It would be remiss if this article did not mention those who have continued to work tirelessly to raise literacy awareness during these turbulent times. The National Literacy Trust’s local hubs continued to tackle reading and educational issues in areas of the country most seriously affected by low literacy rates. “We had to get out to families. We had to convince our publishers and partners that this was where the need was,” says Hafeez.
They succeeded: donations started arriving in great waves. In the Bradford area alone, they have distributed 8,000 books and activity packs to families between January and July of 2021. Online platforms have been embraced as a means of connecting directly with families, and campaigns such as The World of Bradford Stories have helped showcase the oral traditions, languages and literacies that exist across communities. Author events have proven a further catalyst for reading, with the likes of Konnie Huq and Sairish Hussain supporting the Bradford Stories campaign over the pandemic by engaging with and inspiring pupils and hard-to-reach young people. “This is the model we’ve sweated for,” says Hafeez. “And now it’s paying dividends at a time when we really needed to reach people with this offer around literacy and education.”
And they’re not alone. Among their many excellent programmes, The Book Trust’s annual Time to Read campaign provided one free book for every Reception-aged child in England, while the inspirational efforts of Marcus Rashford have also been a highlight. The Marcus Rashford Book Club has already donated tens of thousands of free books to disadvantaged communities since its launch in 2020. The importance of libraries as a resource in enabling children from all socio-economic backgrounds to have access to books cannot be overstated. It is absolutely critical that they continue to receive the support, resources, and funding they require.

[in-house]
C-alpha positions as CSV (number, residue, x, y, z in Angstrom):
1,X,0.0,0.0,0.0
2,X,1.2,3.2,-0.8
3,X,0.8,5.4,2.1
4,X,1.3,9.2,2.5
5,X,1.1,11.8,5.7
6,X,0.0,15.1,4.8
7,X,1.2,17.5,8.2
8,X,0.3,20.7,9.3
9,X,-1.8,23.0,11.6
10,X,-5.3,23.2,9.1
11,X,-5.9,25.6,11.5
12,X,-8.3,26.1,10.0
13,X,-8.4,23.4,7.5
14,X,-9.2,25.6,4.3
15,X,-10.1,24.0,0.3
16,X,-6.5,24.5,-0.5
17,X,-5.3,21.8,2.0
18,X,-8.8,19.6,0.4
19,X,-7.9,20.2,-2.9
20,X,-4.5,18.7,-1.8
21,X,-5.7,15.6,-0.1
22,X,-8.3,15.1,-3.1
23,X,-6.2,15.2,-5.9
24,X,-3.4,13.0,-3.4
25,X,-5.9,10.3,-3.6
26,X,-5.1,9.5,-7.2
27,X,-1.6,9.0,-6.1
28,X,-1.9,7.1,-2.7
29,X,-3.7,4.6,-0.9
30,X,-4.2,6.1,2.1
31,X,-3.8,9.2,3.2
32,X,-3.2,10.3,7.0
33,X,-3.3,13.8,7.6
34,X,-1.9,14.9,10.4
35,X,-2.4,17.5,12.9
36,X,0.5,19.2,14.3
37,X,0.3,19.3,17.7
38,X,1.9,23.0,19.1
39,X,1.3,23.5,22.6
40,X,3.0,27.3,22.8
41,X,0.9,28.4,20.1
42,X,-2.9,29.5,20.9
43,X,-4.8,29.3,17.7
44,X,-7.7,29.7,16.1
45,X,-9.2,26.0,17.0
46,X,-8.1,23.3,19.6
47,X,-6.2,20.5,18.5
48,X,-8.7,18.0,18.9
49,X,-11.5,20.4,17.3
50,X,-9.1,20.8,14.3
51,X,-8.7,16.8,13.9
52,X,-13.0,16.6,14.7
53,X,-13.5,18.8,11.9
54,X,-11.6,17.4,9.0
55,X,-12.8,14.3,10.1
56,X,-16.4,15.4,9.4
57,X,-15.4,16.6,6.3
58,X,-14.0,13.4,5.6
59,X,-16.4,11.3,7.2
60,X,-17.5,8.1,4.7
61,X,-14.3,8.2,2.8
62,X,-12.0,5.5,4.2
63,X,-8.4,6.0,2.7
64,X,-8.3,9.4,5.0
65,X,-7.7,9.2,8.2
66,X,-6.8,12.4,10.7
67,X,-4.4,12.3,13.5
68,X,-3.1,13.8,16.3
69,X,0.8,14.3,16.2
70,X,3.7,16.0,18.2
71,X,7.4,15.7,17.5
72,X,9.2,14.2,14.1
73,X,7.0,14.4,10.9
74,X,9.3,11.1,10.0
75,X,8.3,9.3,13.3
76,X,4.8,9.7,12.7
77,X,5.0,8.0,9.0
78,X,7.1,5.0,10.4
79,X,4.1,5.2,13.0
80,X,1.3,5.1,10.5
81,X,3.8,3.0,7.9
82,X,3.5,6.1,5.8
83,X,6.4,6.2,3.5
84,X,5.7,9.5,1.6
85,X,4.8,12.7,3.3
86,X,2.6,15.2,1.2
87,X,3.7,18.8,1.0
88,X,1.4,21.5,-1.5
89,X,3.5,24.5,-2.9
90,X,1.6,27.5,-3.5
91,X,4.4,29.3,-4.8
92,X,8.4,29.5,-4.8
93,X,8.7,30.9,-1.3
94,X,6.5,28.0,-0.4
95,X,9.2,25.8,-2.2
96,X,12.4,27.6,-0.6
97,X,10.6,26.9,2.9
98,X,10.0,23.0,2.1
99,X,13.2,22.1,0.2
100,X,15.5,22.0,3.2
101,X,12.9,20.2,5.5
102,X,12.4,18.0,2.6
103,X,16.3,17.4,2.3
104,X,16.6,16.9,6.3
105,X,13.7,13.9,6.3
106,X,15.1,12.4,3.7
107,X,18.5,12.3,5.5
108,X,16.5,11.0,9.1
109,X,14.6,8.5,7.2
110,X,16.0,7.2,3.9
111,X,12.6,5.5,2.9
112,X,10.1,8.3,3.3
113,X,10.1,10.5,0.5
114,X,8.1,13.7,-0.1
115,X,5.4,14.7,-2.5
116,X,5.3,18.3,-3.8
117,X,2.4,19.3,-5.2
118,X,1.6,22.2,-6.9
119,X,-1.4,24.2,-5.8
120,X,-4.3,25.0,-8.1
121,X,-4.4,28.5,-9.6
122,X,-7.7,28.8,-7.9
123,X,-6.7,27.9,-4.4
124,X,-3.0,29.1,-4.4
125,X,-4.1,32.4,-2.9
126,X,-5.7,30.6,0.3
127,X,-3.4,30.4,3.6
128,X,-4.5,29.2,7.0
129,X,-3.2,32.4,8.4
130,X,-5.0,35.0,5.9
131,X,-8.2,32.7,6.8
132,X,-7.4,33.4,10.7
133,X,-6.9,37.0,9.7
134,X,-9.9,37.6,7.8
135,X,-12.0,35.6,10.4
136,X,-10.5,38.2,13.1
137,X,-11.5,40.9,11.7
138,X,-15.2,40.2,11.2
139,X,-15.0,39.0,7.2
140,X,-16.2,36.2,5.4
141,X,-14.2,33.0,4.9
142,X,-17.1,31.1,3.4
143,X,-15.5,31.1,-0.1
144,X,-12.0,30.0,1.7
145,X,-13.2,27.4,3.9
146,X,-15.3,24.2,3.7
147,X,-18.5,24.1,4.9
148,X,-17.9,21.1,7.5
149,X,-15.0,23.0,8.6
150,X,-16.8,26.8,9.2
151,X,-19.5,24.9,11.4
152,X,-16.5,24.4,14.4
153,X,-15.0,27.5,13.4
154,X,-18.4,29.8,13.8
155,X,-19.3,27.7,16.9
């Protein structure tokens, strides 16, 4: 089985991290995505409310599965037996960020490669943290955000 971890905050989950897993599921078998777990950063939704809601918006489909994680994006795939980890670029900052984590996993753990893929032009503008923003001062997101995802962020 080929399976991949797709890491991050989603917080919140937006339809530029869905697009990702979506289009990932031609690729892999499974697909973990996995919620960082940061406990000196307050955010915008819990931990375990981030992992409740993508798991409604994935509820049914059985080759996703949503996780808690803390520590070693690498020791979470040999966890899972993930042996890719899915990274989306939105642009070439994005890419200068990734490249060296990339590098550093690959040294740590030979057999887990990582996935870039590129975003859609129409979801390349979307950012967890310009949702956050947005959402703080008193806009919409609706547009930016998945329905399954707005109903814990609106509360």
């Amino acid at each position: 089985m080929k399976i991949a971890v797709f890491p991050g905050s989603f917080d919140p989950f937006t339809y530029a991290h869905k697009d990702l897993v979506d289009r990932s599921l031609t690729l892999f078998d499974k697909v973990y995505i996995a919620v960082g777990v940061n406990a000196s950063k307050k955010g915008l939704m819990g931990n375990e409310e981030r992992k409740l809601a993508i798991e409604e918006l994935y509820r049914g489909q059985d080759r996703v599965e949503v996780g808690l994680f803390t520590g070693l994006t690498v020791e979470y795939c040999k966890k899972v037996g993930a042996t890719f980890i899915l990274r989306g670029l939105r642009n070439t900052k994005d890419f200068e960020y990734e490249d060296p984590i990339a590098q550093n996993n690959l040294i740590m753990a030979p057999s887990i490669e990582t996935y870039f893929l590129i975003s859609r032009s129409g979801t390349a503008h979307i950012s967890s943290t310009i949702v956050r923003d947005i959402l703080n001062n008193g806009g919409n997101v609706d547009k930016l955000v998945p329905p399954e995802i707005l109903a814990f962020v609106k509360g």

In writing this piece, I made a few attempts to uncover the UK’s national reading age. Various reports and surveys place this number between 8-14; a statistic I found shocking though, concurrently, not unexpected. While the true extent of COVID-19’s long-term ramifications on literacy in the UK are yet to be fully revealed, the education system has been seismically shaken. This year’s International Literacy Day is both a stark reminder of the opportunities that have been lost and the obligation that remains from the government to honour its promise to ensure the futures of all the children who have been left behind in the pandemic’s wake. The next move is theirs and we will all be watching.
Written by Stephanie Bramwell-Lawes, with additional reporting by Alex Riddle.